Workers in southern Spain suffer ‘complex’ wildfire on day 5

Firefighters in southern Spain look to the skies for much-needed rain they hope can help extinguish a huge wildfire that devastated 7,700 hectares (19,000 acres) in five days and killed about 2,600 people. have been displaced from their homes.

Officials are describing the fire in the Sierra Bermeja, a mountain range in Málaga province, as a sixth-generation fire, an extreme type of fire brought on by the planet’s changing climate. “Mega fires” are catastrophic events that kill large areas, darken and are difficult to prevent.

In Spain, this is combined with the increasing dynamics of population reduction in rural areas, leading to poor management of forests and accumulation of burnable material.

“We are facing the most complex fires known by forestry extinction services in recent years,” Juan Sanchez, director of the southern Andalusia region’s fire prevention service, told reporters late Sunday.

The affected area has doubled since Saturday, when officials said the flames were within a radius of about 40 kilometers (25 miles). An amber cloud soon headed for a new fire hot spot, triggering a new wildfire that eventually joined the previous fires, experts said on Sunday. By Monday morning, the circumference had reached 85 kilometers (about 50 miles).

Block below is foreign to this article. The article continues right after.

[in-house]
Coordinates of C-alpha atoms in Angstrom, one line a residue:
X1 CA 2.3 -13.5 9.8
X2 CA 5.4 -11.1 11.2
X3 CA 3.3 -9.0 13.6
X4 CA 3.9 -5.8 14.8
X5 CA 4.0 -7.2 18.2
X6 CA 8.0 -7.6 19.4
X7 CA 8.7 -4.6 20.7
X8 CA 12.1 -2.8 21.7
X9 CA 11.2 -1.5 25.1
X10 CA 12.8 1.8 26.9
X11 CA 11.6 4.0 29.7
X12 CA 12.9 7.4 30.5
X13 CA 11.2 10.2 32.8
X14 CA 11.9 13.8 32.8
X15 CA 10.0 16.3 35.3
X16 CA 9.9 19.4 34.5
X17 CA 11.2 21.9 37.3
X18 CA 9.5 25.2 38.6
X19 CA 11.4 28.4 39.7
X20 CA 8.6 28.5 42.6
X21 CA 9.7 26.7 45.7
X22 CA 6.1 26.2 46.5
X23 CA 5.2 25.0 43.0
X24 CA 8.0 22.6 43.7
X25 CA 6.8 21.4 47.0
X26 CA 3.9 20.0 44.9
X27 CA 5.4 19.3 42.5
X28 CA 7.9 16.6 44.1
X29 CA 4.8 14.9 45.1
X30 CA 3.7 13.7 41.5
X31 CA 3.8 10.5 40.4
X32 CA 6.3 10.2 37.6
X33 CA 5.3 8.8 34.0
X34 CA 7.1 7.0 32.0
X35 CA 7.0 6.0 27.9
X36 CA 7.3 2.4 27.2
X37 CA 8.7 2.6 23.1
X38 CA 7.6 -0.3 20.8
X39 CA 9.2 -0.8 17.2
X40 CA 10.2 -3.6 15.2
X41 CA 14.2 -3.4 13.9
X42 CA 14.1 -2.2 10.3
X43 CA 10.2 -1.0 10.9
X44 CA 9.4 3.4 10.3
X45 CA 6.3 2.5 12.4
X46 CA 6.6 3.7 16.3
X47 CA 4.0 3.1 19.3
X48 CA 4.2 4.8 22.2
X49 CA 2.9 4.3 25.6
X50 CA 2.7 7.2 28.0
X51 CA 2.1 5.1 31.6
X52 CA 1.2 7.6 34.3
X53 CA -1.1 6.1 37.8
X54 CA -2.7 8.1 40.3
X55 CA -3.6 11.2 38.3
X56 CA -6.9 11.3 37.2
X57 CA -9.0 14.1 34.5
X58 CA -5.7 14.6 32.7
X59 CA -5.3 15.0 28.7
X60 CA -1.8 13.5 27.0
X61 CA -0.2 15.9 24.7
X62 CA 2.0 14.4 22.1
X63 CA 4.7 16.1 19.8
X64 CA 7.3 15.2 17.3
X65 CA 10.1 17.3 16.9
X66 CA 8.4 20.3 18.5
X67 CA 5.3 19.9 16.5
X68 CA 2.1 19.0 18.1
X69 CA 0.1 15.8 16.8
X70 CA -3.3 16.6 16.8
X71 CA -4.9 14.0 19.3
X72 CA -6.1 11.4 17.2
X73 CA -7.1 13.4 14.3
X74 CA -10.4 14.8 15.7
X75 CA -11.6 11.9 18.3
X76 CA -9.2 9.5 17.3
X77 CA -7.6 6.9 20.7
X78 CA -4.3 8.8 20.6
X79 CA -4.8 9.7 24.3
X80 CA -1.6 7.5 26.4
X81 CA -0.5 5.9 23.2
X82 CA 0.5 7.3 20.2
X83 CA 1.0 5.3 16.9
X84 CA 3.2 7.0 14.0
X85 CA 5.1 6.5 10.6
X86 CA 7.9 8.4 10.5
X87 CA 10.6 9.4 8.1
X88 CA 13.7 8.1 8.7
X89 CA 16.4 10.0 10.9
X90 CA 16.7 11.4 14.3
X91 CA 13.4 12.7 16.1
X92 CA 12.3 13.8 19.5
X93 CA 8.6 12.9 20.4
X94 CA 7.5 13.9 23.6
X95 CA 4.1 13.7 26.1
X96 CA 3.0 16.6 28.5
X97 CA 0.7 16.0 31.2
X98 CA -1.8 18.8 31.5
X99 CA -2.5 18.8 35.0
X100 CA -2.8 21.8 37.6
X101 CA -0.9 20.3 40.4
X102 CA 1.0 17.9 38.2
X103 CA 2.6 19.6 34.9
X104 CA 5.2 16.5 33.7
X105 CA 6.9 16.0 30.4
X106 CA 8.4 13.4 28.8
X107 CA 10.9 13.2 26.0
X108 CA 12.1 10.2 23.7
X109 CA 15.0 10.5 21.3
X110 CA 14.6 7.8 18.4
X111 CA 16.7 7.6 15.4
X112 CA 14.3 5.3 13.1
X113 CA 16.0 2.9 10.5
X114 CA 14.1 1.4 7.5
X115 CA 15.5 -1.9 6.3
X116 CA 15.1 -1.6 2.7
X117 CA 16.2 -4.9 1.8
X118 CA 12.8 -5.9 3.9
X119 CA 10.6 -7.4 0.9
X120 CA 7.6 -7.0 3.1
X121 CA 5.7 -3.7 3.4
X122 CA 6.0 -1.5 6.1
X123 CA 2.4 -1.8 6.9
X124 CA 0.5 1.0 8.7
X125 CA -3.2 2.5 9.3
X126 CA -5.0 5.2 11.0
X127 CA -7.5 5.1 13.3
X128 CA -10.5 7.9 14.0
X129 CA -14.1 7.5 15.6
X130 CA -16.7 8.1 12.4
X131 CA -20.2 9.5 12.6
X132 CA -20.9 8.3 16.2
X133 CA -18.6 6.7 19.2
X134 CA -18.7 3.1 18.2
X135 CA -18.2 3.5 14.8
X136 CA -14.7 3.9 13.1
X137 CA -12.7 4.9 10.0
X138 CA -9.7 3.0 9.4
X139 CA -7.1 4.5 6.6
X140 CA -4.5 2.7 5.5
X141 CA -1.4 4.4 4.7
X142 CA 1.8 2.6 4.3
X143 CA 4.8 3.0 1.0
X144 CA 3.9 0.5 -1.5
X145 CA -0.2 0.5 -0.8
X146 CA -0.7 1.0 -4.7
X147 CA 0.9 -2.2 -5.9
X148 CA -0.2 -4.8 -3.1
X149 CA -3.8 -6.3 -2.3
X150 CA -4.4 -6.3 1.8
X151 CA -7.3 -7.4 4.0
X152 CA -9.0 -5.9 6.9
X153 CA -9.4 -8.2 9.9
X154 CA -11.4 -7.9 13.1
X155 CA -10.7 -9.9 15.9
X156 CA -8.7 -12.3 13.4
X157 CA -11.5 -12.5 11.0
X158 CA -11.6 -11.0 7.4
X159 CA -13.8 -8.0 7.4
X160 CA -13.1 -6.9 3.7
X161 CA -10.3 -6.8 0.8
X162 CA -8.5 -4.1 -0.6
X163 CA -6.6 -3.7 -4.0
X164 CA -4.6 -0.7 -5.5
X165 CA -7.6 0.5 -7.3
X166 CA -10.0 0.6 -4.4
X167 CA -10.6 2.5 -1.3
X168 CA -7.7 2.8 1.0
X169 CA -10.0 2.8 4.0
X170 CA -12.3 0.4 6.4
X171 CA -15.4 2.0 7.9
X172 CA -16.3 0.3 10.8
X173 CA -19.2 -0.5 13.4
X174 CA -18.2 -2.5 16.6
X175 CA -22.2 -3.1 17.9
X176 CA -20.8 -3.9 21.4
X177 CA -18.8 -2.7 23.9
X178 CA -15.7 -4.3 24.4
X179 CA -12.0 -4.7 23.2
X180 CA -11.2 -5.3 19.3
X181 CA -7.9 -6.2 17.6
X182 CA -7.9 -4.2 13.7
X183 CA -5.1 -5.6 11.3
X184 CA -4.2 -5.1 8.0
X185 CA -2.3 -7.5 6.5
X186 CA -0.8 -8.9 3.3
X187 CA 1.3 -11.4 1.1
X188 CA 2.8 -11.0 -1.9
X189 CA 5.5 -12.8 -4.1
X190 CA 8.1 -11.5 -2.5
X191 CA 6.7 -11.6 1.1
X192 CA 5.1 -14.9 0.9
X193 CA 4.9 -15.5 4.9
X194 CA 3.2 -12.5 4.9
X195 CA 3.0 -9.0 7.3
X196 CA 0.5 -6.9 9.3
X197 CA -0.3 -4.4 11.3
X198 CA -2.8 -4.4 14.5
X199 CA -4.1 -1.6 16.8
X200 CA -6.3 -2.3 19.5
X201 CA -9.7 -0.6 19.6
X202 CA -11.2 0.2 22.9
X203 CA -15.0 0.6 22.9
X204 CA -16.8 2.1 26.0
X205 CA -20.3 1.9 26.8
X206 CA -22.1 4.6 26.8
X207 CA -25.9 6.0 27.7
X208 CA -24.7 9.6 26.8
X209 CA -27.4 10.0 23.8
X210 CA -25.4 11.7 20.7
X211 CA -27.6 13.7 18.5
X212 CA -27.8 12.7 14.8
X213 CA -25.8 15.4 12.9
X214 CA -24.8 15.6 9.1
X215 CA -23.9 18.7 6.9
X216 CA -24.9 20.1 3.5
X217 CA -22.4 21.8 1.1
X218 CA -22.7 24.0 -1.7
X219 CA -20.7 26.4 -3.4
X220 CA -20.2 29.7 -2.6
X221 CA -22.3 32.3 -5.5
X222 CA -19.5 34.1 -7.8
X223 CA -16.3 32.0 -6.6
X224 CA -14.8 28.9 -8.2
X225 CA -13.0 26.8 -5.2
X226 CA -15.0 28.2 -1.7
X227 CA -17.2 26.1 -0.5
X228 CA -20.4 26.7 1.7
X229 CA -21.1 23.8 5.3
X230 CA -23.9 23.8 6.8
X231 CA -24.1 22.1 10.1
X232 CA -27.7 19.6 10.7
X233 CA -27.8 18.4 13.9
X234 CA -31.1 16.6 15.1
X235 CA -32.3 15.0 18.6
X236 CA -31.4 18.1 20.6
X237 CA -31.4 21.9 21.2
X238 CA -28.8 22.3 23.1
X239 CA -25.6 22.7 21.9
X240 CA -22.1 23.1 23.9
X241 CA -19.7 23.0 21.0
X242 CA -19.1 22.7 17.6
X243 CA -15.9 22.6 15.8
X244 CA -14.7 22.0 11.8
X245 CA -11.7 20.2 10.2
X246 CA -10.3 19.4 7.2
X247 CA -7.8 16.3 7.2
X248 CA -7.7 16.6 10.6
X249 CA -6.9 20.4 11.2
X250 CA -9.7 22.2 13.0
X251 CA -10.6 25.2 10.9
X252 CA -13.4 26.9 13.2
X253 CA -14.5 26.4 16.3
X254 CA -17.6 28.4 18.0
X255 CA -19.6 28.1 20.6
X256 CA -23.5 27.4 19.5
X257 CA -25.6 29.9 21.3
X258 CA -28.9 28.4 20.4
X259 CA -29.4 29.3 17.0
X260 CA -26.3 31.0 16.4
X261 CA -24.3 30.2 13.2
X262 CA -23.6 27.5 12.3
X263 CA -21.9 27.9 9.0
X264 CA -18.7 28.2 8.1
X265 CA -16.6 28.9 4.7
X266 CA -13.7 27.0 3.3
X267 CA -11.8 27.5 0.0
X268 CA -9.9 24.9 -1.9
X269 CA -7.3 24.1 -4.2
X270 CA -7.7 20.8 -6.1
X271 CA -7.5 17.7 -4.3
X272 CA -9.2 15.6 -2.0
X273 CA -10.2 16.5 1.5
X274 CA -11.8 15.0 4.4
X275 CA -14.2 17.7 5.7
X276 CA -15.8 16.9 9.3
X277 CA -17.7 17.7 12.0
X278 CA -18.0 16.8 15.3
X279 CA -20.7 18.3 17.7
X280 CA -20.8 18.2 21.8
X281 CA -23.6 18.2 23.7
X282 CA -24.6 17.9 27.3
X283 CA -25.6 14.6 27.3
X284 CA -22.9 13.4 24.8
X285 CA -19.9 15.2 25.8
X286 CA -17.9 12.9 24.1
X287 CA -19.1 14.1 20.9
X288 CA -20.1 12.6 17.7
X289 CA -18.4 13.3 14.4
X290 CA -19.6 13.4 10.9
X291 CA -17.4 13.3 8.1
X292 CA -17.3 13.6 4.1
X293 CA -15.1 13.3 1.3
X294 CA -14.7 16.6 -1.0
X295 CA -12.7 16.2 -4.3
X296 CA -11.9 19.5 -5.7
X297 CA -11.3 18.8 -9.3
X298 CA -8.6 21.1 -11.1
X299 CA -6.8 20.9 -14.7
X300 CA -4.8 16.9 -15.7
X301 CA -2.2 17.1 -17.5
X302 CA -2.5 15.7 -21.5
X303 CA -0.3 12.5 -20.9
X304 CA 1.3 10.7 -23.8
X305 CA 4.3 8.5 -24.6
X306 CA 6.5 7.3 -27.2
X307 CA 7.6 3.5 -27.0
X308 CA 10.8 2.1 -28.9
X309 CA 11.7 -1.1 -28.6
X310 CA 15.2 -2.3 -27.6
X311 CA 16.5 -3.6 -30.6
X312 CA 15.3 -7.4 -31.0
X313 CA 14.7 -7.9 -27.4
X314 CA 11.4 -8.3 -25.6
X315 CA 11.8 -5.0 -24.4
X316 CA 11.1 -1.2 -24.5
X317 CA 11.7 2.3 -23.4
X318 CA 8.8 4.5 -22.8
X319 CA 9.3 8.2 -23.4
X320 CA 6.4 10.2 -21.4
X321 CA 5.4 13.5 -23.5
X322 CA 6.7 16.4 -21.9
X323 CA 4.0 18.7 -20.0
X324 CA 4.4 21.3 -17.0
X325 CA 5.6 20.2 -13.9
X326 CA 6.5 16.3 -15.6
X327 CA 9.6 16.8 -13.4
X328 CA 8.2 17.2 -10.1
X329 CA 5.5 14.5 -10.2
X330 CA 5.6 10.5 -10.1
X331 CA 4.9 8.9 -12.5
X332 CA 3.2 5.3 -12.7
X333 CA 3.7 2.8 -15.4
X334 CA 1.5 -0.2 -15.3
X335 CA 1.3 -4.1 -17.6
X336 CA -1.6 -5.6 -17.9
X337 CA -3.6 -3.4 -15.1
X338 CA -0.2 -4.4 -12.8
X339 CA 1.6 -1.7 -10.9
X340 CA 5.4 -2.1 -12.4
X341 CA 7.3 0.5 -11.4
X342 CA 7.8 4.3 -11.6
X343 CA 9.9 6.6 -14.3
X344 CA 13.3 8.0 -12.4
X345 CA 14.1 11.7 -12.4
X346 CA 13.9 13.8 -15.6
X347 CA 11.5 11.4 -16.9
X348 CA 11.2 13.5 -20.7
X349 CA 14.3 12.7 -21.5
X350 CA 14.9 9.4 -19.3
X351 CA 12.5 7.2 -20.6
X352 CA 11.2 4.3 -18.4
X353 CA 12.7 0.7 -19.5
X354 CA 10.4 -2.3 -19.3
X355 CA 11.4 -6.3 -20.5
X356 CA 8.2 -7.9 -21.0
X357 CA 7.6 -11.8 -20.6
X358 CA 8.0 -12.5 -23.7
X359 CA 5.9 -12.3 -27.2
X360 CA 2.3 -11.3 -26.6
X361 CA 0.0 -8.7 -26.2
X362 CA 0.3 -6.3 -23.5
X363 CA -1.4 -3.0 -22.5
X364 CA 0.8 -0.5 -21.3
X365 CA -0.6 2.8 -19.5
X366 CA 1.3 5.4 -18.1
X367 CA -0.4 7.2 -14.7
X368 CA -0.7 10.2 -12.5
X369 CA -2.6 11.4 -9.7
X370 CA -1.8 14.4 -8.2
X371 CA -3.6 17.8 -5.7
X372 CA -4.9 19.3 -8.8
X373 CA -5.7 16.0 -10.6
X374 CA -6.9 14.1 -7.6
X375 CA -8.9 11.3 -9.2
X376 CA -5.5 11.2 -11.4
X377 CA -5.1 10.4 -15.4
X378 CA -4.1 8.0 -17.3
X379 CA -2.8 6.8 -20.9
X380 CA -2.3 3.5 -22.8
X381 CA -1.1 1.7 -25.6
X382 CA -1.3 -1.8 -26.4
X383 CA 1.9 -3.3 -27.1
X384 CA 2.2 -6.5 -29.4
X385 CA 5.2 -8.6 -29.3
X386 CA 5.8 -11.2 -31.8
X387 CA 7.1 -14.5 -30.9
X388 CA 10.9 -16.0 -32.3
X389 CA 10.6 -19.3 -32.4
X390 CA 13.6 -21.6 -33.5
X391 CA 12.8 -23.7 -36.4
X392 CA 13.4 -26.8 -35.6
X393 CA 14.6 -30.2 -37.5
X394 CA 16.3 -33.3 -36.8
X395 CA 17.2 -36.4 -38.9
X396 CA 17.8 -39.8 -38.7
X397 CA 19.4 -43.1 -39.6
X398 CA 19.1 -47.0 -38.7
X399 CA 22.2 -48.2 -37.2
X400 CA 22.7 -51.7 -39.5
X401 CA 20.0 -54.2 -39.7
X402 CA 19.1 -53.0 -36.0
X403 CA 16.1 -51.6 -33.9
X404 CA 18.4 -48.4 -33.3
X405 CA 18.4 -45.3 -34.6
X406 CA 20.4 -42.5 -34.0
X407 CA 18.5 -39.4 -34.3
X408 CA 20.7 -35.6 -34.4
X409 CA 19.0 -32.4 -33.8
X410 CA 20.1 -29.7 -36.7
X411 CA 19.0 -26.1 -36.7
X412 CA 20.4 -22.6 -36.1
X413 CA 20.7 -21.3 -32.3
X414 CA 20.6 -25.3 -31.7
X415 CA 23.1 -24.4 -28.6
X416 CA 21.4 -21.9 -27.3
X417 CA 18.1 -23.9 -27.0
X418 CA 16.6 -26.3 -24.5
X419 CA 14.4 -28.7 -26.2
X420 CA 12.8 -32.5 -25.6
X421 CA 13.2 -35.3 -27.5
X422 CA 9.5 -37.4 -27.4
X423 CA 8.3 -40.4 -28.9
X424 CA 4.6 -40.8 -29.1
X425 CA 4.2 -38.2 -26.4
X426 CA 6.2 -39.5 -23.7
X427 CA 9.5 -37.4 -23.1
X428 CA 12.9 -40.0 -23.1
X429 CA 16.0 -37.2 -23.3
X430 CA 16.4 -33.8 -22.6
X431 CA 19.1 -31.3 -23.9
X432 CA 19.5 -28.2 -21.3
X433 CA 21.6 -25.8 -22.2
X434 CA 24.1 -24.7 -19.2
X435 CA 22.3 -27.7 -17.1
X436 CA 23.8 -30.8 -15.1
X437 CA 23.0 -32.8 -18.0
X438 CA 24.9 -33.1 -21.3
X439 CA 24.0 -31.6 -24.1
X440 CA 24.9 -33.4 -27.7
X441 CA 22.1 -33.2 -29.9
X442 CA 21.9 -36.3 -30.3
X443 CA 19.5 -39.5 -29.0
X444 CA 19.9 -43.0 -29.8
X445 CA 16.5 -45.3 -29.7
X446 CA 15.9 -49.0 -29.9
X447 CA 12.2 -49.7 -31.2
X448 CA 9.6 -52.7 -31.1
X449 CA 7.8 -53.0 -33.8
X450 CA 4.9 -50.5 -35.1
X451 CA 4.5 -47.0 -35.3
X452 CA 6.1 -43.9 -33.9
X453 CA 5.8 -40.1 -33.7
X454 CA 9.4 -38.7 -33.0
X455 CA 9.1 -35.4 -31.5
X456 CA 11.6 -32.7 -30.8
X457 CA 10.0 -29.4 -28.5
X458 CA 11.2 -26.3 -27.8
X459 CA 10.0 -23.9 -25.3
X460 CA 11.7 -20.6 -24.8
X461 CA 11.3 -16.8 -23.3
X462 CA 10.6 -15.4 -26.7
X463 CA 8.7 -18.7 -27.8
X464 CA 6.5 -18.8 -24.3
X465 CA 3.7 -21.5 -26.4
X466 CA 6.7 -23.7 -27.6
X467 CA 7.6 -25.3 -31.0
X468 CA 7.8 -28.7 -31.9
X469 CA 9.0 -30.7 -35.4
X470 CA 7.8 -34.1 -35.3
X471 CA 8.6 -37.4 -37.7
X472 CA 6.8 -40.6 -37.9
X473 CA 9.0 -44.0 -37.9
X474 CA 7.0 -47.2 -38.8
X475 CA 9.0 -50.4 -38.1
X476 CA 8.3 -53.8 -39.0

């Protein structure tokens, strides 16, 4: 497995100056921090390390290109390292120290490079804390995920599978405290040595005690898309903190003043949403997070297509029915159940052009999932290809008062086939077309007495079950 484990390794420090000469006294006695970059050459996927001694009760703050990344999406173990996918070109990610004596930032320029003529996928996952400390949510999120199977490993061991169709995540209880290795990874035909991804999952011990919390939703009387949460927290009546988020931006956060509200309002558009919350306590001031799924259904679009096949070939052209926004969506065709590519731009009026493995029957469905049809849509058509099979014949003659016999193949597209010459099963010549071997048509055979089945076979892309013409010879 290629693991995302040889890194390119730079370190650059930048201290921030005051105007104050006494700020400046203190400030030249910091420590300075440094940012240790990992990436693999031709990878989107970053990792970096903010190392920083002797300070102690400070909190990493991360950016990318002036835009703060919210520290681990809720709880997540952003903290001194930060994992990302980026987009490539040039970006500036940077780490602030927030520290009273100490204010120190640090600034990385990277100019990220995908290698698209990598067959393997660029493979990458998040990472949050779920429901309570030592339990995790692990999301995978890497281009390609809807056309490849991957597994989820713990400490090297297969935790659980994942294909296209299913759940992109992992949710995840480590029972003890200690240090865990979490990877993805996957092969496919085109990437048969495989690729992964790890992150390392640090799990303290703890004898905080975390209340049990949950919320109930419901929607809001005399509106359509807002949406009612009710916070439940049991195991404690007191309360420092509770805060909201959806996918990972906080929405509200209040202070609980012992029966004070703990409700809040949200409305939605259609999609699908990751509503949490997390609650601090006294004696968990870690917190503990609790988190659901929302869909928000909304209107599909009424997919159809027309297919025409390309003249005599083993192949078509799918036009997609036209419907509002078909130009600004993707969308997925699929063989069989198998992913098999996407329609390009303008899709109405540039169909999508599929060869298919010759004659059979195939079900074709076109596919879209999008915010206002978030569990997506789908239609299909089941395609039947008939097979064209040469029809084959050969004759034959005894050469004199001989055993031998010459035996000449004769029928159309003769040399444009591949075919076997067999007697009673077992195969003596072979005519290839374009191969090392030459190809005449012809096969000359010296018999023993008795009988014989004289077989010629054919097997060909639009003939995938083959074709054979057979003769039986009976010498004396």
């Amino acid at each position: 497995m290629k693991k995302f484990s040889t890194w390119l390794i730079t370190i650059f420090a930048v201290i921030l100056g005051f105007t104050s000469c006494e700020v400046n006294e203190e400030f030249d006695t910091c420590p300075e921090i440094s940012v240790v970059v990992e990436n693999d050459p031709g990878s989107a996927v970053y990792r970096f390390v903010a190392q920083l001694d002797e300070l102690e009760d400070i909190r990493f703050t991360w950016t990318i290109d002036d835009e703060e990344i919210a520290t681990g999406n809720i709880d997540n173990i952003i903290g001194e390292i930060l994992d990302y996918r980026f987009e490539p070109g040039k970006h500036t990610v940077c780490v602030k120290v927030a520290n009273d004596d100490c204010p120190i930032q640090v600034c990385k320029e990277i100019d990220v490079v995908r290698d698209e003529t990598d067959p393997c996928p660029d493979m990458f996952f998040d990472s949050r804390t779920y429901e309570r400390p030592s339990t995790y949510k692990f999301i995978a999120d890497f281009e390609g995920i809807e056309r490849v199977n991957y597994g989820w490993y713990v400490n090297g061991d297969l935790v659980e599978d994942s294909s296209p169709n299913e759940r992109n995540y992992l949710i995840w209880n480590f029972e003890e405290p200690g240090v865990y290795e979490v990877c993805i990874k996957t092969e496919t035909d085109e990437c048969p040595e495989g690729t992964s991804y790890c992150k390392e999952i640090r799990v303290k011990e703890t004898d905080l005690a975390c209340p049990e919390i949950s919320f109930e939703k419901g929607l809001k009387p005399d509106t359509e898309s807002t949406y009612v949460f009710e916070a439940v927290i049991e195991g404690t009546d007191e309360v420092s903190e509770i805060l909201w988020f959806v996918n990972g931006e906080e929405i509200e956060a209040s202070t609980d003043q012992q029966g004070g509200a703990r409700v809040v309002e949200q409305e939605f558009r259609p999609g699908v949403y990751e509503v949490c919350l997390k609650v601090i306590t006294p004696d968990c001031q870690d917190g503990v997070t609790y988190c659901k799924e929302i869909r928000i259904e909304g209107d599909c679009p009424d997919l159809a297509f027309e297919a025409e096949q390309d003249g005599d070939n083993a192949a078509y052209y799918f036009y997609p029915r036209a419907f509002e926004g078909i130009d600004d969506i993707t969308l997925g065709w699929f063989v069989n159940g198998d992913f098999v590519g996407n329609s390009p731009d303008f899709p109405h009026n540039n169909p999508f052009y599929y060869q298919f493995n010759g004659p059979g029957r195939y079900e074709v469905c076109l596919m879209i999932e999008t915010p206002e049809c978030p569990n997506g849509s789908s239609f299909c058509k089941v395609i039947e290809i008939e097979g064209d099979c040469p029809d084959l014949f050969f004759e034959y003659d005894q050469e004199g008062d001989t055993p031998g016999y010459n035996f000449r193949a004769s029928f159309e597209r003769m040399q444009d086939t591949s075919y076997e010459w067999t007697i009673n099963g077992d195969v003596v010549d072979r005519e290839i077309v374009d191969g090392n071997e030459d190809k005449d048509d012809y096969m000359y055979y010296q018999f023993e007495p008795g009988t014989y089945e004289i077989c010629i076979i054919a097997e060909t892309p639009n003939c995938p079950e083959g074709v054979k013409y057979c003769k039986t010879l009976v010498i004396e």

Spain’s weather agency, AEMET, had predicted rain in the area for later Monday, but it was unclear whether the rain would be enough to douse the flames.

About 500 firefighters were working in shifts on the ground, assisted by 50 water drop aircraft and helicopters from the air. He was joined by 260 members of a military emergency unit on Sunday. A 44-year-old firefighter died on Thursday while trying to douse the fire.

Altogether around 2,600 residents have been relocated. Most of those evacuated from parts of the resort town of Estepona were able to return home by Monday, but 1,700 people were displaced from six villages and lived in other towns, including a pavilion in the city of Ronda.

Climate scientists say there is little doubt that climate change is driving more extreme events, such as heat waves, droughts, wildfires, floods and hurricanes, from the burning of coal, oil and natural gas.

In Spain, official data showed that the country has experienced fewer fires this year than the average for the past decade, but the number of large wildfires – affecting more than 500 hectares (1,200 acres) The ones – was 19 in the first eight. Months of 2021 compared to an average of 14 for the same period since 2011.

Data from the Ministry of Ecological Transitions showed that more shrub and forest area has been burned: 75,000 hectares (186,000 acres) as of 5 September, compared to an average of 71,000 hectares in previous years.


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